For African leaders in some of the worst food-starved regions of the continent, the biggest concern over genetically modified (GM) crops is the danger of contaminating their domestic food crops through cross pollination with GM types, and all the unknown consequences that could have.
Countries such as Zimbabwe, Zambia and Angola are steadfastly resisting food aid in the form of GM maize and wheat types, unless they are milled before entering the country.
Increasingly, however, agricultural and biotechnical science is providing evidence that such biologically engineered foods are safe to eat and are no threat to local crops.
An unlikely hero in the battle for food security is rice. Today, thanks to a Cote d'Ivoire scientist, rice is rapidly becoming everyday fare in diverse parts of Africa, and it could be the thin edge of the wedge in the conversion of more of Africa to the acceptability of genetically modified crops. (See panel, opposite page).
Famine is a persistent peril in Africa, and presents many of the region's governments with an increasingly heavy dilemma: do they accept US and European food aid--staple food crops that have been genetically modified--or condemn thousands of their people to starvation? At stake is Africa's ability to feed itself, helped by GM food, and even to export surplus produce to the lucrative EU market.
Europe ended its controversial ban on new GM foods in May this year, allowing imports of genetically engineered tinned maize, in the form of sweetcorn, as a first step to lifting the overall GM moratorium.
S AFRICA GOES BIG FOR GM
Contrarily, in the view of some African governments, South Africa has taken wholeheartedly to the business of agricultural genetic modification. The proportion of its maize crop with a GM component has doubled this year and the industry is heading for a massive surplus.
In five years from now, GM maize will make up more than 50% of its entire maize production, not to mention crops such as sorghum, wheat and cotton. The particular cleft African governments are finding themselves in is the shrinking number of markets they can obtain food from, either to buy or receive in aid, while their own stocks and production capacities dwindle.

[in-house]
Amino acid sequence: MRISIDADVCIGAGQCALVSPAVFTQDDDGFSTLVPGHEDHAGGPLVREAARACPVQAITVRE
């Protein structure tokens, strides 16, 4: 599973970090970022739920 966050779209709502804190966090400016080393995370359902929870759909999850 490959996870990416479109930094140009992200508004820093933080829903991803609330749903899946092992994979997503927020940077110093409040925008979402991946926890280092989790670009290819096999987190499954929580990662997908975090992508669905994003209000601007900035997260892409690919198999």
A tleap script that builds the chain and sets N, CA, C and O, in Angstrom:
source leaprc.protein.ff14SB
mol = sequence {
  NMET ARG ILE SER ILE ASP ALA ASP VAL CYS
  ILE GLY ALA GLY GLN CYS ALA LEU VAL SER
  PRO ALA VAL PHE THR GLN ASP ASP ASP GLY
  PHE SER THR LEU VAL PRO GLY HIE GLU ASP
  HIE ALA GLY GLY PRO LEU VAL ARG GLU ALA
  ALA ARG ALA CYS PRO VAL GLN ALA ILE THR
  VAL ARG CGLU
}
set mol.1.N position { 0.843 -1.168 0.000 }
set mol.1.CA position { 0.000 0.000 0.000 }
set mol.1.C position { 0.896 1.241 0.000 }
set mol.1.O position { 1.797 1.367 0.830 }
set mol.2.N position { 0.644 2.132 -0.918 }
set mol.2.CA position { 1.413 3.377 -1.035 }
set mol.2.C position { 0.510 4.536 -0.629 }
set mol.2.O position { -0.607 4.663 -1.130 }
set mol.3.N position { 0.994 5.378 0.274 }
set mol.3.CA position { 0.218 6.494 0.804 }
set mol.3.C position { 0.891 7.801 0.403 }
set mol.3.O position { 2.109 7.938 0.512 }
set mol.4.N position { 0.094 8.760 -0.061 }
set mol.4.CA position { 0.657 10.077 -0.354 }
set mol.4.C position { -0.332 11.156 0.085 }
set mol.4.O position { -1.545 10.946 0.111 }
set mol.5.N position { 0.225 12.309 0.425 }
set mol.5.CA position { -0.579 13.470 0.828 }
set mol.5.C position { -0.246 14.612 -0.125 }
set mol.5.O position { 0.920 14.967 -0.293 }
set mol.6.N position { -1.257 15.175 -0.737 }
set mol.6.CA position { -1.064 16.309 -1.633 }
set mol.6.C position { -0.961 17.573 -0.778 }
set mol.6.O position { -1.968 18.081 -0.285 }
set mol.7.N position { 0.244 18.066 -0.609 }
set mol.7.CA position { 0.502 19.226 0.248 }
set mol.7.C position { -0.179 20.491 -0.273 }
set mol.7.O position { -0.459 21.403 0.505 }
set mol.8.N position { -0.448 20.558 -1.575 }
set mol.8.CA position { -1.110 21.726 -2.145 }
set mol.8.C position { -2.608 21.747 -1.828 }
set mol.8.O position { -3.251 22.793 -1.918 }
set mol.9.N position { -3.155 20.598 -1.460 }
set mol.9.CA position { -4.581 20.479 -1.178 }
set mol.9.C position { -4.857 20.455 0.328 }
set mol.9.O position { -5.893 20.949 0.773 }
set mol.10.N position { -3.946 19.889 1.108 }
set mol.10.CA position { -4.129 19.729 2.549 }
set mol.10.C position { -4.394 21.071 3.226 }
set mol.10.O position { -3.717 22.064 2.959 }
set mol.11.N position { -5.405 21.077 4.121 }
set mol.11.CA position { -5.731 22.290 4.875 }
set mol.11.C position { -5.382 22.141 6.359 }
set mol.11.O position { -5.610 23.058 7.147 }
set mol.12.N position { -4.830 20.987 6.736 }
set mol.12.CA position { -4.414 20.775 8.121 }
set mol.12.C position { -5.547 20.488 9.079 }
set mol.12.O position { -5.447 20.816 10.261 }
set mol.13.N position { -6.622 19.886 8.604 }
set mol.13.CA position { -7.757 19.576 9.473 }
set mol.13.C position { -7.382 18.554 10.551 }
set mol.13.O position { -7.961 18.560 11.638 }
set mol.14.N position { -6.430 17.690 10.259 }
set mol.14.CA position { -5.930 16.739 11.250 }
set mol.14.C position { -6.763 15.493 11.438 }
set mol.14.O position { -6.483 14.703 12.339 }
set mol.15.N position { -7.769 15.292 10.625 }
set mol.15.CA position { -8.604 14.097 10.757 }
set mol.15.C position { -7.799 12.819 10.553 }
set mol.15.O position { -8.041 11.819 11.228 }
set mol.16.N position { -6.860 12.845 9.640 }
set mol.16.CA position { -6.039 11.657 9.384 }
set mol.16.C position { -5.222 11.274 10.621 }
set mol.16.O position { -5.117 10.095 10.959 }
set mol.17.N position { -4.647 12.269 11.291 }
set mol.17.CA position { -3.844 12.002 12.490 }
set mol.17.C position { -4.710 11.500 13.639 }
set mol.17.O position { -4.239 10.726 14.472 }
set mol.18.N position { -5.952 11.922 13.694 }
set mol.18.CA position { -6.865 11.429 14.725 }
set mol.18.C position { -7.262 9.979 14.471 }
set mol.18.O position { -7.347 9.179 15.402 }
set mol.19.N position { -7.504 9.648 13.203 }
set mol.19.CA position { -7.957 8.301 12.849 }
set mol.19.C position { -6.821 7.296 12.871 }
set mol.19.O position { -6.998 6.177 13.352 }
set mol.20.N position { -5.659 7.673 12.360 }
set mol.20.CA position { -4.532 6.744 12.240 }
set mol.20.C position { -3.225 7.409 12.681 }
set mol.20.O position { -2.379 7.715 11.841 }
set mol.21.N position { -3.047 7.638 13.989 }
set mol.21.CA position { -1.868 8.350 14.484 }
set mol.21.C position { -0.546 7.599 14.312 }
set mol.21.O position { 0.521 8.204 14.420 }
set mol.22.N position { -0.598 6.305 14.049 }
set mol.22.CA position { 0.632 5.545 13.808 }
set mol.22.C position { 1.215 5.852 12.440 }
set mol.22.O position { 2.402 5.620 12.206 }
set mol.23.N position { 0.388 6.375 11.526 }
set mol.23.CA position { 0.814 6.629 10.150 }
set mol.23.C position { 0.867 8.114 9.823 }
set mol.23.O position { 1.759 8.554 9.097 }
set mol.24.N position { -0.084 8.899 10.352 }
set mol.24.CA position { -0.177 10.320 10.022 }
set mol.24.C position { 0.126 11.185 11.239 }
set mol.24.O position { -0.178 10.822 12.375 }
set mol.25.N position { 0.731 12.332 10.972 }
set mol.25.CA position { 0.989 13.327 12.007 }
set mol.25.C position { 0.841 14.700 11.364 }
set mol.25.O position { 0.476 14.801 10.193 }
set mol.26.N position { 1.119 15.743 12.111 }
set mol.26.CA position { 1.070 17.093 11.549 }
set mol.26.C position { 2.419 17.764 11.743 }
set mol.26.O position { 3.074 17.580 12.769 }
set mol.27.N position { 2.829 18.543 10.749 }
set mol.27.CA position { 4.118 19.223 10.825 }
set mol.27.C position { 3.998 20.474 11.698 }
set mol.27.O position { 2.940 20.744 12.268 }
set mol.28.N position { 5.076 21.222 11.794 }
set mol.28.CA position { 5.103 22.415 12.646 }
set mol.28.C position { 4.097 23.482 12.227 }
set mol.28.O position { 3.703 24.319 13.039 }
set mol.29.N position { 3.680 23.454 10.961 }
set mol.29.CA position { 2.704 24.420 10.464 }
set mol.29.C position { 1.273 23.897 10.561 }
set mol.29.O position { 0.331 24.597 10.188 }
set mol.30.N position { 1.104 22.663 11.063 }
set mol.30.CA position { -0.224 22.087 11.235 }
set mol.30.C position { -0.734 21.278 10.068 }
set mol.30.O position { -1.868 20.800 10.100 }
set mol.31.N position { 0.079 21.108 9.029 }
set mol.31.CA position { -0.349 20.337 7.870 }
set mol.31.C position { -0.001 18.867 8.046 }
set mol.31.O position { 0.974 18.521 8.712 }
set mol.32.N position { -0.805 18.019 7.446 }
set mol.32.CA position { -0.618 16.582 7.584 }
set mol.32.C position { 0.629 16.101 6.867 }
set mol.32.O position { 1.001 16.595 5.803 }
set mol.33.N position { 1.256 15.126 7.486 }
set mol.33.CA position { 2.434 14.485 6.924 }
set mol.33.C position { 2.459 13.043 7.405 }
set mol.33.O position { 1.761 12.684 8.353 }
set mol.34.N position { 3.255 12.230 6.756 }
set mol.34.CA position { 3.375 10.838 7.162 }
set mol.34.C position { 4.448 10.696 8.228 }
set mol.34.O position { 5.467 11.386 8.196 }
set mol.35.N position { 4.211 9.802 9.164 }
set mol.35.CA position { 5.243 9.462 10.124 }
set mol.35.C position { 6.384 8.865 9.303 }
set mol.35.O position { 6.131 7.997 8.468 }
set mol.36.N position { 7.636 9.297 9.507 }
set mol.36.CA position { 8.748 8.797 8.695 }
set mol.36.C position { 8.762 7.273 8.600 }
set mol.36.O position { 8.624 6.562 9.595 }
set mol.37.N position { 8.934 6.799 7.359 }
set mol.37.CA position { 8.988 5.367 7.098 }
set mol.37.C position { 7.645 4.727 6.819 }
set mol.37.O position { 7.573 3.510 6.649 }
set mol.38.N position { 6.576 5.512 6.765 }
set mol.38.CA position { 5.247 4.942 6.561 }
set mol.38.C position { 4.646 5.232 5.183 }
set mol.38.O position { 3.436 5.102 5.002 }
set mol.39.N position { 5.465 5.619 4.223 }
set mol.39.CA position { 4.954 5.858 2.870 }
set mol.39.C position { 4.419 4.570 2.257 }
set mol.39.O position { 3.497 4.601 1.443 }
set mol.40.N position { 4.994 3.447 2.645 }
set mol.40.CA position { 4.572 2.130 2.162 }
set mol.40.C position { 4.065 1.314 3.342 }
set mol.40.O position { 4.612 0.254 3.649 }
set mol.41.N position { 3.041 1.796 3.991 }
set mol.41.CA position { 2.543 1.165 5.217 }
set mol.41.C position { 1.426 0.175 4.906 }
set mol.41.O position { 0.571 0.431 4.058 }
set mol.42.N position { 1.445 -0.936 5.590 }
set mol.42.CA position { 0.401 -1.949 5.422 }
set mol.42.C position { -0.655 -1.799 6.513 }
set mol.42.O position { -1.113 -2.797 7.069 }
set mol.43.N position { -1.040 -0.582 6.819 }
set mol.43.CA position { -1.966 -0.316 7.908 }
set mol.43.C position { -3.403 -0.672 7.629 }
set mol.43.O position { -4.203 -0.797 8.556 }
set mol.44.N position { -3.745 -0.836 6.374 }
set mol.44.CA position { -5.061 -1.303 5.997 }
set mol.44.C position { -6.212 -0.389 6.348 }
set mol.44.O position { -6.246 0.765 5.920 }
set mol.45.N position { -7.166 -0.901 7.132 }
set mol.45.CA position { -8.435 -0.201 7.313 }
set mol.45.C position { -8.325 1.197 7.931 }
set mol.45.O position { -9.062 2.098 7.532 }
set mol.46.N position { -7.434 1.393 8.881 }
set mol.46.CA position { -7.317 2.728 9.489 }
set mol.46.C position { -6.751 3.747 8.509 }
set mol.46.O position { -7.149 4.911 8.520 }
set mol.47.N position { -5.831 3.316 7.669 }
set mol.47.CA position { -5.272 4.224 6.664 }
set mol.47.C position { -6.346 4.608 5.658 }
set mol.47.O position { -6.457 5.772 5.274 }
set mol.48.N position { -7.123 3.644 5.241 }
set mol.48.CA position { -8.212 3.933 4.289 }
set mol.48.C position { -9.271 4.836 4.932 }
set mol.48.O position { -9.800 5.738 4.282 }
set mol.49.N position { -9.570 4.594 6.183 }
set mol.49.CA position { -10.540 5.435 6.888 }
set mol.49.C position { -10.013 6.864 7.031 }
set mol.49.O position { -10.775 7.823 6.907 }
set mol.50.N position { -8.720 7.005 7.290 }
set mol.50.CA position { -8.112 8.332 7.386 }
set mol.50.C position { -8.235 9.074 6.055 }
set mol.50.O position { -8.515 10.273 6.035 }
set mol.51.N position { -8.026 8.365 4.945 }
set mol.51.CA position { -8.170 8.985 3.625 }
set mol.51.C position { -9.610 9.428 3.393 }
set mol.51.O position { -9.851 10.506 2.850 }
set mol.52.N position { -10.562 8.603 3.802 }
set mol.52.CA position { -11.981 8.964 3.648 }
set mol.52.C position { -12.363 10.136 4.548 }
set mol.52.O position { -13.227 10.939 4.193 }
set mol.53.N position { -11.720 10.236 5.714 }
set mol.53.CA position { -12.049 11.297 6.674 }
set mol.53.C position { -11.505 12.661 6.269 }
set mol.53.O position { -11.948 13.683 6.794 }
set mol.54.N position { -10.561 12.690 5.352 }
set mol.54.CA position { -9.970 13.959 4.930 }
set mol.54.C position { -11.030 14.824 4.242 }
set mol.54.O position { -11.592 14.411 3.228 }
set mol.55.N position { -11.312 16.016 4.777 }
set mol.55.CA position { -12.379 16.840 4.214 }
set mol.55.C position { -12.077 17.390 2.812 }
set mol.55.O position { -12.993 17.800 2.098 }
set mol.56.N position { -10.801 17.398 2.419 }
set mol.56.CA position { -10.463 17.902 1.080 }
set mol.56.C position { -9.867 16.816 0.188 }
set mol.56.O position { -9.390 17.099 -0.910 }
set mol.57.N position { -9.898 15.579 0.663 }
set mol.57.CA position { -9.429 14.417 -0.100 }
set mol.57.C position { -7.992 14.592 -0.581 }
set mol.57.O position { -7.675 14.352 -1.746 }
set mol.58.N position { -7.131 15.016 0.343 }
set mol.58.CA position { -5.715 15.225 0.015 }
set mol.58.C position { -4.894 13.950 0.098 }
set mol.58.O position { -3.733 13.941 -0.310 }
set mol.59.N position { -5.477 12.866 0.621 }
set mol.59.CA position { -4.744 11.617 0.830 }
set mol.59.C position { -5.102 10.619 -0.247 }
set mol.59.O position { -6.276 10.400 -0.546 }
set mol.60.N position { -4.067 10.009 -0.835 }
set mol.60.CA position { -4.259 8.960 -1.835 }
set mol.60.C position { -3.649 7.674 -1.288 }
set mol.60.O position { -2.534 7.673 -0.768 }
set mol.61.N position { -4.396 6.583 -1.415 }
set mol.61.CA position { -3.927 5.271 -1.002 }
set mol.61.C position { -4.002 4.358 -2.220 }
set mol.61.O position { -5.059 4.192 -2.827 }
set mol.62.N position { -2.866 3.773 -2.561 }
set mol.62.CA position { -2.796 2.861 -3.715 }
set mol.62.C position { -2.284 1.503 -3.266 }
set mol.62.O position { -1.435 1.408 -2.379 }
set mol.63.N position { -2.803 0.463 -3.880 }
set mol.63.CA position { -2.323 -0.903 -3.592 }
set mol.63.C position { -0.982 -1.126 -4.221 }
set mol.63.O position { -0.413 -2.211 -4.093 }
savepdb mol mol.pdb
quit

For many in the climatically unstable and drought-prone SADC region, South Africa is the nearest and most cost-effective source of grain foods--and insistence that maize kernels are milled before crossing borders eats into relief funding and reduces the amount of food received.
African states take about 80% of South Africa's 1.2m tons of maize exports each year. Currently they are able to receive non-GM varieties, but this is rapidly changing in the switch by farmers to GM varieties.
In contrast to most of its neighbours, the South African government has given broad backing to GM. The total planted area of GM cotton and maize is 33% up over last year. The South African Department of Agriculture took the unusual step of publicly waving the biotechnology flag and moving to dispel fears about GM safety.
In announcements aimed as much at its sceptical neighbours as its own consumers, the government stressed that all GM organisms in South Africa had gone through a rigorous assessment process, taking into account human, animal and environmental safety factors.
At a recent media briefing in Pretoria, the Department of Agriculture's director of genetic resources, Julian Jaftha, described in detail how GM licensing applications were processed, saying the emphasis was on access to sufficient, safe and nutritious food and the sustainable management of the country's natural agricultural resources.
The government believed biotechnology could play an important role in eliminating poverty and hunger, Jaftha said, but also recognised the risks. "The appraisal of applications involves …